Keywords: AERODYNAMICS
    Type: REPT-94-4 , NAS 1.26:195033 , NASA-CR-195033
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  • 71
    Publication Date: 2013-08-31
    Description: Prediction of the detailed dynamic behavior in rocket propellant feed systems and engines and other such high-energy fluid systems requires precise analysis to assure structural performance. Designs sometimes require placement of bluff bodies in a flow passage. Additionally, there are flexibilities in ducts, liners, and piping systems. A design handbook and interactive data base have been developed for assessing flow/structural interactions to be used as a tool in design and development, to evaluate applicable geometries before problems develop, or to eliminate or minimize problems with existing hardware. This is a compilation of analytical/empirical data and techniques to evaluate detailed dynamic characteristics of both the fluid and structures. These techniques have direct applicability to rocket engine internal flow passages, hot gas drive systems, and vehicle propellant feed systems. Organization of the handbook is by basic geometries for estimating Strouhal numbers, added mass effects, mode shapes for various end constraints, critical onset flow conditions, and possible structural response amplitudes. Emphasis is on dense fluids and high structural loading potential for fatigue at low subsonic flow speeds where high-frequency excitations are possible. Avoidance and corrective measure illustrations are presented together with analytical curve fits for predictions compiled from a comprehensive data base.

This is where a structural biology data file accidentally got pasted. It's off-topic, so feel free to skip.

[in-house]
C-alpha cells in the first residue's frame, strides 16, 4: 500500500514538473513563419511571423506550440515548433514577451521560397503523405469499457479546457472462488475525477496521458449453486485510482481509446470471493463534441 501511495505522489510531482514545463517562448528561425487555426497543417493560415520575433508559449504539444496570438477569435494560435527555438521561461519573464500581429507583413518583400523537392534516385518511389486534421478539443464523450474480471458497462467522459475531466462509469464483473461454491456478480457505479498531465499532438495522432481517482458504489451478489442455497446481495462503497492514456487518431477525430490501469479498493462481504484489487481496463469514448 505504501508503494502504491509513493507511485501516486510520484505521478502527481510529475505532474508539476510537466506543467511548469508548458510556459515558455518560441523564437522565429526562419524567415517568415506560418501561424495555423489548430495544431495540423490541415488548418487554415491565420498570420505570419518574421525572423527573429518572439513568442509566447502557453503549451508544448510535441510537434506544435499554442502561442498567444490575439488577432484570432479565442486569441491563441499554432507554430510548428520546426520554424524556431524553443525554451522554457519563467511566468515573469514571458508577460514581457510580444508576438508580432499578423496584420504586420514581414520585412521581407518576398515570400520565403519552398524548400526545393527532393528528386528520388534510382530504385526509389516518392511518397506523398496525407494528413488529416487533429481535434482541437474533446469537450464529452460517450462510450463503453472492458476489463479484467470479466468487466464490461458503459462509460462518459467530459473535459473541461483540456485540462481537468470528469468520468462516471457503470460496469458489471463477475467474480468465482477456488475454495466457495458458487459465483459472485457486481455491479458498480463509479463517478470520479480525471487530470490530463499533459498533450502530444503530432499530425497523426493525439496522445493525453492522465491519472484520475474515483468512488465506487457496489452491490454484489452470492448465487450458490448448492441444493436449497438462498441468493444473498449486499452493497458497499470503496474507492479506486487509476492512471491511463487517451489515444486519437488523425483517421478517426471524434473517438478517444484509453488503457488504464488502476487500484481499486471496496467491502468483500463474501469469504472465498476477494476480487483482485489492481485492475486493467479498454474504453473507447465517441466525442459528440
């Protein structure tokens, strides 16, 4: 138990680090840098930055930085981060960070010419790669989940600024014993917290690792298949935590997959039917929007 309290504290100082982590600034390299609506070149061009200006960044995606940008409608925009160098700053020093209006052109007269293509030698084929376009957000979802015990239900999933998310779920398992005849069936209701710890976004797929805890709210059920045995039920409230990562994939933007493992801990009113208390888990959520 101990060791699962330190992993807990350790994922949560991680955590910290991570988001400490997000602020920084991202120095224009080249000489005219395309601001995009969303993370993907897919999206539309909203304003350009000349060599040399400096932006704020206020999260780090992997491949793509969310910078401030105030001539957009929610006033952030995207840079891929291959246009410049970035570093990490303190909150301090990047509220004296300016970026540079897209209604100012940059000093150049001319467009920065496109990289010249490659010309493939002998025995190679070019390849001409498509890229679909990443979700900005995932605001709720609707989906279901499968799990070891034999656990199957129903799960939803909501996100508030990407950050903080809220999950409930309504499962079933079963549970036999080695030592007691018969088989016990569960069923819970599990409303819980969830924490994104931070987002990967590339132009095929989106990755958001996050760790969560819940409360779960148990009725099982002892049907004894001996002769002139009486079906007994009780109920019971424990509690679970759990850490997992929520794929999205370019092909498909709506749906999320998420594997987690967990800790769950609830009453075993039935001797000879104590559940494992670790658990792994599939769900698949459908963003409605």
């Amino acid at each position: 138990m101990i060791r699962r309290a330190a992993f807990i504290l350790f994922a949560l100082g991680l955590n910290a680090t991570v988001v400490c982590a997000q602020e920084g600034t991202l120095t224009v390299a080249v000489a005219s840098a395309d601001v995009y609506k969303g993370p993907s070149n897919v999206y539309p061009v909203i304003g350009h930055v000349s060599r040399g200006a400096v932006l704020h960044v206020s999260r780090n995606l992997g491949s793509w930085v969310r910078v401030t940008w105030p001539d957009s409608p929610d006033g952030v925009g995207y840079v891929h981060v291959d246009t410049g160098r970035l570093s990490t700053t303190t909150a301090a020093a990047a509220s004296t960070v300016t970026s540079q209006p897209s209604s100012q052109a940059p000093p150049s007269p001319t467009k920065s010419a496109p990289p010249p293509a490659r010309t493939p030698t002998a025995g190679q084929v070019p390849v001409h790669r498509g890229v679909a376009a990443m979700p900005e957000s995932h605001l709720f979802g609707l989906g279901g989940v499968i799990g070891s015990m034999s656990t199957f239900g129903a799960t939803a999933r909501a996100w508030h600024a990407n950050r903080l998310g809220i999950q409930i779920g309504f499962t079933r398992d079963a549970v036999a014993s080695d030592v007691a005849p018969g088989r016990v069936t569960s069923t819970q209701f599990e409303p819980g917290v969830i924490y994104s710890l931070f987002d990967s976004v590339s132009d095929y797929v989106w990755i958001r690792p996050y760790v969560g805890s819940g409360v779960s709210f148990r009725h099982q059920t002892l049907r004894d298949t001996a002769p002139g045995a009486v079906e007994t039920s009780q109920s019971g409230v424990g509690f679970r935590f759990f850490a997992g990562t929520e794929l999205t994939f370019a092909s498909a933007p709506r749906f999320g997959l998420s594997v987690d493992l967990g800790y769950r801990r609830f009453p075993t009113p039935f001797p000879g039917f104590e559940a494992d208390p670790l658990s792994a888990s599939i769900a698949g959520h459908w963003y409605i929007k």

Keywords: AERODYNAMICS
    Type: NAS 1.26:4652 , NASA-CR-4652 , M-773
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  • 72
    Publication Date: 2013-08-31
    Description: A wind-tunnel investigation of the effectiveness of an aerodynamic yaw controller mounted on the lower surface of a shuttle orbiter model body flap was conducted in the Langley 31-Inch Mach 10 Tunnel. The controller consisted of a 60 deg delta fin mounted perpendicular to the body flap lower surface and yawed 30 deg to the free stream direction. The control was tested at angles of attack from 20 deg to 40 deg at zero sideslip for a Reynolds number based on wing mean aerodynamic chord of 0.66 x 10(exp 6). The aerodynamic and control effectiveness characteristics are presented along with an analysis of the effectiveness of the controller in making a bank maneuver for Mach 18 flight conditions. The controller was effective in yaw and produced a favorable rolling moment. The analysis showed that the controller was as effective as the reaction control system in making the bank maneuver. These results warrant further studies of the aerodynamic/aerothermodynamic characteristics of the control concept for application to future transportation vehicles.
    Keywords: AERODYNAMICS
    Type: NAS 1.15:109179 , NASA-TM-109179
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  • 73
    Publication Date: 2013-08-31
    Description: This report documents results from the Euler Technology Assessment program. The objective was to evaluate the efficacy of Euler computational fluid dynamics (CFD) codes for use in preliminary aircraft design. Both the accuracy of the predictions and the rapidity of calculations were to be assessed. This portion of the study was conducted by Lockheed Fort Worth Company, using a recently developed in-house Cartesian-grid code called SPLITFLOW. The Cartesian grid technique offers several advantages for this study, including ease of volume grid generation and reduced number of cells compared to other grid schemes. SPLITFLOW also includes grid adaptation of the volume grid during the solution convergence to resolve high-gradient flow regions. This proved beneficial in resolving the large vortical structures in the flow for several configurations examined in the present study. The SPLITFLOW code predictions of the configuration forces and moments are shown to be adequate for preliminary design analysis, including predictions of sideslip effects and the effects of geometry variations at low and high angles of attack. The time required to generate the results from initial surface definition is on the order of several hours, including grid generation, which is compatible with the needs of the design environment.